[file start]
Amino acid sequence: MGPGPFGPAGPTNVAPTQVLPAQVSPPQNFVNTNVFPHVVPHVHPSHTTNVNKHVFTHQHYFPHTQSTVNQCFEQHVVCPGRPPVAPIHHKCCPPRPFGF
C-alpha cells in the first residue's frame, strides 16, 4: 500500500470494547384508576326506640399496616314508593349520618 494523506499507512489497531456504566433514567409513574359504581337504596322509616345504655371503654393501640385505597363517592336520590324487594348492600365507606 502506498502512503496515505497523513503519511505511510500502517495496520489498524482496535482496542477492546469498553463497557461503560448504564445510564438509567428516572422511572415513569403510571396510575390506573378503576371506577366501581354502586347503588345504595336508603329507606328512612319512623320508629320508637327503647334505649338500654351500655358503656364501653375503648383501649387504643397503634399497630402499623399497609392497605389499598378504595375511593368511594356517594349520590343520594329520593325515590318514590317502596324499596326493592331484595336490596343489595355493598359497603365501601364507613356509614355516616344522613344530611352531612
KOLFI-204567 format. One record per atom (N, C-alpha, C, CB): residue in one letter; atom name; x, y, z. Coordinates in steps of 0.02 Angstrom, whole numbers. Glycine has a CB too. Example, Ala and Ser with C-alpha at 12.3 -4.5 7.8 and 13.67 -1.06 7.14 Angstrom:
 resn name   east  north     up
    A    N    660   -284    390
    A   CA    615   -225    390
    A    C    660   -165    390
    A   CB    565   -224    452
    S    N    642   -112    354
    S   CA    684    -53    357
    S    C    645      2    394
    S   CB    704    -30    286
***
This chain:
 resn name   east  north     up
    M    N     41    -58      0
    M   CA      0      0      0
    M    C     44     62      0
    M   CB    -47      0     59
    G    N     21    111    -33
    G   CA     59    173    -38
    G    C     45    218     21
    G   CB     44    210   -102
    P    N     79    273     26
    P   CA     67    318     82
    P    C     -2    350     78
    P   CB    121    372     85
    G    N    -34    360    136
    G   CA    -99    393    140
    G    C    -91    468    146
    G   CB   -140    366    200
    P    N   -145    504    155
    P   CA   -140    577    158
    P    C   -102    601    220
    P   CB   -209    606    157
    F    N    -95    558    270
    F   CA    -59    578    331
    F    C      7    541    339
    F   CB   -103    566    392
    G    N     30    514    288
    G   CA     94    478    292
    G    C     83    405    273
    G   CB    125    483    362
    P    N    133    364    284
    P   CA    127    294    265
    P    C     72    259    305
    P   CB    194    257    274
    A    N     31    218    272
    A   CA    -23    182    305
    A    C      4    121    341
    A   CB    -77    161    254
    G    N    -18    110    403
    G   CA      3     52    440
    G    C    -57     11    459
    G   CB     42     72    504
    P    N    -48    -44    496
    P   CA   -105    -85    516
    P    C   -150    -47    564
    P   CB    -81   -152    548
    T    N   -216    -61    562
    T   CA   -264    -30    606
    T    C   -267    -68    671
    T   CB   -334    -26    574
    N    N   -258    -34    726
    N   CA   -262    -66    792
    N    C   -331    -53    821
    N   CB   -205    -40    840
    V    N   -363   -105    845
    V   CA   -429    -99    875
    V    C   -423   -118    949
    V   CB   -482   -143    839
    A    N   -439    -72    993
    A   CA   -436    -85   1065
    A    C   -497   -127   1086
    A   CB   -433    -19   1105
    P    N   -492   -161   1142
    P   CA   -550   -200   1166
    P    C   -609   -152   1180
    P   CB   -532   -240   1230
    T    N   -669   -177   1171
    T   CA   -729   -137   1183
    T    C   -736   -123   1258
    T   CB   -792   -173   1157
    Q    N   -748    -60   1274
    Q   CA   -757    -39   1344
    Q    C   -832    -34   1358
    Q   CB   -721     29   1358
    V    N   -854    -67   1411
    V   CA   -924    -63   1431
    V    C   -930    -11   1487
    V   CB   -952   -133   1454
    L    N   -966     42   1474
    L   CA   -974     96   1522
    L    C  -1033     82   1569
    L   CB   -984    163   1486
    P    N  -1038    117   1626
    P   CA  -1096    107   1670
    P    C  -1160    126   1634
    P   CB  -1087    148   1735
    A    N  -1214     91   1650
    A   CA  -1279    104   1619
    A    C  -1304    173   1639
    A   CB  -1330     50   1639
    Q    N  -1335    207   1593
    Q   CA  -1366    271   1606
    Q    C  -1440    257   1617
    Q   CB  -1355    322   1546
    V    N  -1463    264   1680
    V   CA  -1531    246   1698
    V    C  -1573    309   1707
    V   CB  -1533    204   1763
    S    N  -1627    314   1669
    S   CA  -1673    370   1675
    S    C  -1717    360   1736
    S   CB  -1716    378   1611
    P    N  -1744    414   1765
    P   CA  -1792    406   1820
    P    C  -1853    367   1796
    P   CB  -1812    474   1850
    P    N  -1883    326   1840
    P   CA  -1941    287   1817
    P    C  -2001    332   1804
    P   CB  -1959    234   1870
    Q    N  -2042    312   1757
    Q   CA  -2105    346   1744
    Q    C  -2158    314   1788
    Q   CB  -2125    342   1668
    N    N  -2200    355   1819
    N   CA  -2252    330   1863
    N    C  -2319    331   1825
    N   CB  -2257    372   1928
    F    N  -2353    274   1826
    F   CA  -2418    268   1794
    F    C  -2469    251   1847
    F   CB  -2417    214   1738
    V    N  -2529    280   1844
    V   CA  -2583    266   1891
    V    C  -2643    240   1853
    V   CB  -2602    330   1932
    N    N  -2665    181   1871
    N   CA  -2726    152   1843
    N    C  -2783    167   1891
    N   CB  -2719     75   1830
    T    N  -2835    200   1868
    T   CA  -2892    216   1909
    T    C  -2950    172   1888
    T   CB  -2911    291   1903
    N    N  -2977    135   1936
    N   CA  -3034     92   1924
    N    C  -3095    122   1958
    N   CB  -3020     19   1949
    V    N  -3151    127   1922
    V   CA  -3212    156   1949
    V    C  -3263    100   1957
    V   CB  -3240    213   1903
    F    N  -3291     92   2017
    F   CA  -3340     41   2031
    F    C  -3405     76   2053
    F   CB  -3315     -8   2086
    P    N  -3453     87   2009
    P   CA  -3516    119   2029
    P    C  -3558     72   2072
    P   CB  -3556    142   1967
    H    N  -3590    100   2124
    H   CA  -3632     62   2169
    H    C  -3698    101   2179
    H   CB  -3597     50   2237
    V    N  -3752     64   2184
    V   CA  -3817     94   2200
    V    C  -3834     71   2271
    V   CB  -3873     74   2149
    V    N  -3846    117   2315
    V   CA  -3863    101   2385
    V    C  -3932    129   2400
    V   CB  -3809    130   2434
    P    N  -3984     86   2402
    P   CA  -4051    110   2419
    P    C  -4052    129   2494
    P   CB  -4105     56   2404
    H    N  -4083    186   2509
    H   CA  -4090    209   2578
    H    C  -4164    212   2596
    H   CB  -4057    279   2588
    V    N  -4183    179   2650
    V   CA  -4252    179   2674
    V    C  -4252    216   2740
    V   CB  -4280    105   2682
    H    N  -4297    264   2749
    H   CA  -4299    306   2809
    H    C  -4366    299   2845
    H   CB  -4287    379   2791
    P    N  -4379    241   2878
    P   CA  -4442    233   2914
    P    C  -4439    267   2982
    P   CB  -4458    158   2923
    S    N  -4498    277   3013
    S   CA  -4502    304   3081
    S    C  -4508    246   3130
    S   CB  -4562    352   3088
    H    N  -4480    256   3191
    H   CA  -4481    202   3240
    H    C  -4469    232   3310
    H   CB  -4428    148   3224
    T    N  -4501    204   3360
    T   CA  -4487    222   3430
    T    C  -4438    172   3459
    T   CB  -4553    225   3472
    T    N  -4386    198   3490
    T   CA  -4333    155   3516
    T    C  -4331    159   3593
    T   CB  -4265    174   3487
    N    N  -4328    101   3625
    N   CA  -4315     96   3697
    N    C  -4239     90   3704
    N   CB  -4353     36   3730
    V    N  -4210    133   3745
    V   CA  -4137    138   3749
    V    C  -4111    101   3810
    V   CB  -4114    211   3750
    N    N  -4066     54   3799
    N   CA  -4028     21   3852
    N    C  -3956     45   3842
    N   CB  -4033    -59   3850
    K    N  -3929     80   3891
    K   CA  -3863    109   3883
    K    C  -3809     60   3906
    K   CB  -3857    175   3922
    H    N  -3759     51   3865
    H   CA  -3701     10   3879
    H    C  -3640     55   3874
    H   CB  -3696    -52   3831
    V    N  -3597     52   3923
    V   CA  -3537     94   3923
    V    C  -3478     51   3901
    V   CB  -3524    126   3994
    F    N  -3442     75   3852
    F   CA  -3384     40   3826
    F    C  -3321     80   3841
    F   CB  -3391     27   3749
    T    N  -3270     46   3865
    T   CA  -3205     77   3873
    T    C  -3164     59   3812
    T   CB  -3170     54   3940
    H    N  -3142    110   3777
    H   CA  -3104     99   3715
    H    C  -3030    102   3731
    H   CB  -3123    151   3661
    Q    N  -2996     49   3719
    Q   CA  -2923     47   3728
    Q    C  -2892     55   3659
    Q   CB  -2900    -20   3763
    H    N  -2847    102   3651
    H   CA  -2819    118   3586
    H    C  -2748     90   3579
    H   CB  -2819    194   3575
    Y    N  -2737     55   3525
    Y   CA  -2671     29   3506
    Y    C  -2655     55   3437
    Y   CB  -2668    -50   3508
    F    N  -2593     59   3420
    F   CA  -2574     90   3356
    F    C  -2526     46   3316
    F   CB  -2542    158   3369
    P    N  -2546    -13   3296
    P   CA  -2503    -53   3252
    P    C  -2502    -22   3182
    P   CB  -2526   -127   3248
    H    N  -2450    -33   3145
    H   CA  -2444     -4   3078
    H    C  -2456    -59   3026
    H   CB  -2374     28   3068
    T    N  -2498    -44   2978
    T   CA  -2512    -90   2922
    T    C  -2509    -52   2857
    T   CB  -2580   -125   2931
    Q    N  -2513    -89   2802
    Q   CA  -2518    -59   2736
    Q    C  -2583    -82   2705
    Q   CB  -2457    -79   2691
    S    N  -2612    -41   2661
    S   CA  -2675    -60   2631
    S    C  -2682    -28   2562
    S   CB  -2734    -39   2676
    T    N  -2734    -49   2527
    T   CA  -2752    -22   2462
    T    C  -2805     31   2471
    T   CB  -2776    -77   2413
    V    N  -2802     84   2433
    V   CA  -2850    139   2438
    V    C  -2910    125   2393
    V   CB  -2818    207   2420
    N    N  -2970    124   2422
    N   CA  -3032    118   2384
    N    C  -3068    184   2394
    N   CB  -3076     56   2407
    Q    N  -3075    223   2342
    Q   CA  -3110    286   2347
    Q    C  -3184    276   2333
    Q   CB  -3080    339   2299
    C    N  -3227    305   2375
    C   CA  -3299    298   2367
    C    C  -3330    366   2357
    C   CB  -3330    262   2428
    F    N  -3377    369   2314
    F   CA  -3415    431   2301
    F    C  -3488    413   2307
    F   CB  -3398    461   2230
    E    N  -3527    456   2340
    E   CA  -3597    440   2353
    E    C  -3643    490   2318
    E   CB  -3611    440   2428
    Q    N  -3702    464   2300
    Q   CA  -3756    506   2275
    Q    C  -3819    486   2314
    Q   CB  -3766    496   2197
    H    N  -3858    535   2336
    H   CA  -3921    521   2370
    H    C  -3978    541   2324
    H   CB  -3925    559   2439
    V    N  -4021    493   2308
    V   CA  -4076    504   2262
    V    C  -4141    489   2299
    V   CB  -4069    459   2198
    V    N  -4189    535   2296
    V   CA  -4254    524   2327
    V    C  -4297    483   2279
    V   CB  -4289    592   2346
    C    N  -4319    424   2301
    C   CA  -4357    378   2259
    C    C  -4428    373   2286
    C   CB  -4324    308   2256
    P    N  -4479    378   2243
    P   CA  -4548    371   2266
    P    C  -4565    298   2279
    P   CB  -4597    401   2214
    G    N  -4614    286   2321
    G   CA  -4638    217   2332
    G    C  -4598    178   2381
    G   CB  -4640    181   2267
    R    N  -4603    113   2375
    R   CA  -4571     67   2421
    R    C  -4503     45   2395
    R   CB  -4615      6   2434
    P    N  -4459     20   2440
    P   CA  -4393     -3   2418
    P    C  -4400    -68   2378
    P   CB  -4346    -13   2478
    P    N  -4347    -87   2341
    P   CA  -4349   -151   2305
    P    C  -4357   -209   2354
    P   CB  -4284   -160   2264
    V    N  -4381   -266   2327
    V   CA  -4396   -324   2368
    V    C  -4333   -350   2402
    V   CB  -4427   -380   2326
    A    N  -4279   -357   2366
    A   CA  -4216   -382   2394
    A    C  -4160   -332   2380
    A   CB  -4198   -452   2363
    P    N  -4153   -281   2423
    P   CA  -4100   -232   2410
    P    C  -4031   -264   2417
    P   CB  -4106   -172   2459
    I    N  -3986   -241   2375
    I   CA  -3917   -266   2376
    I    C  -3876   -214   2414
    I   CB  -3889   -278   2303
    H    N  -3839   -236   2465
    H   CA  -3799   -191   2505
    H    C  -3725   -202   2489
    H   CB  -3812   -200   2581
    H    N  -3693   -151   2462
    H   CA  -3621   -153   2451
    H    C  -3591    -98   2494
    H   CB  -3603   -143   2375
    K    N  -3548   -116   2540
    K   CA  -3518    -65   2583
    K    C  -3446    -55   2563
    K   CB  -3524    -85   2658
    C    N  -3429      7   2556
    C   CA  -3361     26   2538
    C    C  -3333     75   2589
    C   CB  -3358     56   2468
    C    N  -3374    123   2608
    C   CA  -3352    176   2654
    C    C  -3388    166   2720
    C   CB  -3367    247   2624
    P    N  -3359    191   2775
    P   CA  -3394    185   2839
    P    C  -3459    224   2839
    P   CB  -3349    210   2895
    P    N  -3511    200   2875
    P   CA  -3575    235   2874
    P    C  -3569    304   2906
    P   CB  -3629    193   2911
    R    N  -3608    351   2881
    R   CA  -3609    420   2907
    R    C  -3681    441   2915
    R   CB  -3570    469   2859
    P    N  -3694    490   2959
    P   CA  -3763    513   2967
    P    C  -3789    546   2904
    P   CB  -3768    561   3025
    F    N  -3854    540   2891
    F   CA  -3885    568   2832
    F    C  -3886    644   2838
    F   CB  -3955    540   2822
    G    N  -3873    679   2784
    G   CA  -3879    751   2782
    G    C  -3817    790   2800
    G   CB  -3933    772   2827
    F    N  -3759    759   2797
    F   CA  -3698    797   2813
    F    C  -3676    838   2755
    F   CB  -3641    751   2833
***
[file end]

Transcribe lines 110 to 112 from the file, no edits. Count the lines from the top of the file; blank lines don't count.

    V    C  -1573    309   1707
    V   CB  -1533    204   1763
    S    N  -1627    314   1669